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X-Men: The Last Stand

By Violet LeVoit | Posted 5/24/2006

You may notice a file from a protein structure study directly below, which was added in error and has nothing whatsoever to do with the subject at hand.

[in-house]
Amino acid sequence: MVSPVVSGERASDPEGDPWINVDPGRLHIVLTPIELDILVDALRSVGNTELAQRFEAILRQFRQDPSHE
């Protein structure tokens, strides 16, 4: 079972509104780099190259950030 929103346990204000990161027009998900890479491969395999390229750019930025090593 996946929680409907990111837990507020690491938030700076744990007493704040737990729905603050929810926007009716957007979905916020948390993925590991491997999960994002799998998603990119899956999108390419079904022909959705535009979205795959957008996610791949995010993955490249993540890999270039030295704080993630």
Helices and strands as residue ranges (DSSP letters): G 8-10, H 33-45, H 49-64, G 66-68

Geeks in the know lick their chops, secure in the knowledge the first two X-Men movies were just prologue for the Dark Phoenix Saga, the meatiest story line in the comic book’s history. But X-Men: The Last Stand is pure meat loaf. Sure, the gang’s all here—Professor X (Patrick Stewart), Storm (Halle Berry), Rogue (Anna Paquin), and, of course, Wolverine (Hugh Jackman, giving himself a migraine furrowing his brow), plus a few newcomers, including Beast (a perfectly cast Kelsey Grammer, wisely taking his only chance to be an action hero). But director Brett Ratner, unlike his predecessor Bryan Singer, doesn’t know how to stage scenes so that his human actors scintillate superhuman grandeur. When a motley group of subterranean mutants in leather and spikes march across the Golden Gate Bridge, it looks instead like the BART broke down on the way to some Leather Ball. The X-Men have always only been as good as their writers, and the marginally entertaining screenplay doesn’t understand these already well-established characters, putting the audience in the extraterrestrial position of wishing there was more complexity to Wolverine. The actors go gamely at their school-play dialogue, all looking a bit foolish, except for the sublime Ian McKellen (who could invest an Instant Messenger transcript with Shakespearean gravity) and the underutilized Cameron Bright, as Leech, who zings his few scenes straight for the bull’s-eye. The high-body-count conclusion is so apocalyptic it’s as if someone is singeing the last crumbs out of the franchise before putting it away for good.

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